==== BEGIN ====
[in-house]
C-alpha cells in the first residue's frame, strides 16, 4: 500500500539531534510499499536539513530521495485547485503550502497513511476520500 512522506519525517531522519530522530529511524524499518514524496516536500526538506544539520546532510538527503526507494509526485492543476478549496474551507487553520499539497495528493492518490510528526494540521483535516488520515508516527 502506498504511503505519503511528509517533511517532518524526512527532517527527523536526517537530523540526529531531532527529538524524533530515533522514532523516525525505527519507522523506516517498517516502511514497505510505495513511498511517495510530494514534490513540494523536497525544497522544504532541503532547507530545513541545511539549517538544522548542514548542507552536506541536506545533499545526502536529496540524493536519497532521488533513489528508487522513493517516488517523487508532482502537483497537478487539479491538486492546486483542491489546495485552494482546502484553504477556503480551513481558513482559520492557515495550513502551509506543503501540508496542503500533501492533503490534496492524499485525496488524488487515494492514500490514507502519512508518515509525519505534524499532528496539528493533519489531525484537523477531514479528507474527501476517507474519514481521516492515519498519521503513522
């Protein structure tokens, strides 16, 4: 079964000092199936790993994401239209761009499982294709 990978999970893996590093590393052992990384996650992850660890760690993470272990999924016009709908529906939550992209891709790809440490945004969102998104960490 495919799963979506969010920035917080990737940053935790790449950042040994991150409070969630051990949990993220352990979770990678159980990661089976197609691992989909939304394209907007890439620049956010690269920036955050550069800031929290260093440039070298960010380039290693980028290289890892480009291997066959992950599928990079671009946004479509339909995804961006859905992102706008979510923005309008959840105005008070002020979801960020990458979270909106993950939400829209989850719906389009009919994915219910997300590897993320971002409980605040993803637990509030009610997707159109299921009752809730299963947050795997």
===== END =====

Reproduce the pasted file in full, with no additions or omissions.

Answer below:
[in-house]
C-alpha cells in the first residue's frame, strides 16, 4: 500500500539531534510499499536539513530521495485547485503550502497513511476520500 512522506519525517531522519530522530529511524524499518514524496516536500526538506544539520546532510538527503526507494509526485492543476478549496474551507487553520499539497495528493492518490510528526494540521483535516488520515508516527 502506498504511503505519503511528509517533511517532518524526512527532517527527523536526517537530523540526529531531532527529538524524533530515533522514532523516525525505527519507522523506516517498517516502511514497505510505495513511498511517495510530494514534490513540494523536497525544497522544504532541503532547507530545513541545511539549517538544522548542514548542507552536506541536506545533499545526502536529496540524493536519497532521488533513489528508487522513493517516488517523487508532482502537483497537478487539479491538486492546486483542491489546495485552494482546502484553504477556503480551513481558513482559520492557515495550513502551509506543503501540508496542503500533501492533503490534496492524499485525496488524488487515494492514500490514507502519512508518515509525519505534524499532528496539528493533519489531525484537523477531514479528507474527501476517507474519514481521516492515519498519521503513522
């Protein structure tokens, strides 16, 4: 079964000092199936790993994401239209761009499982294709 990978999970893996590093590393052992990384996650992850660890760690993470272990999924016009709908529906939550992209891709790809440490945004969102998104960490 495919799963979506969010920035917080990737940053935790790449950042040994991150409070969630051990949990993220352990979770990678159980990661089976197609691992989909939304394209907007890439620049956010690269920036955050550069800031929290260093440039070298960010380039290693980028290289890892480009291997066959992950599928990079671009946004479509339909995804961006859905992102706008979510923005309008959840105005008070002020979801960020990458979270909106993950939400829209989850719906389009009919994915219910997300590897993320971002409980605040993803637990509030009610997707159109299921009752809730299963947050795997």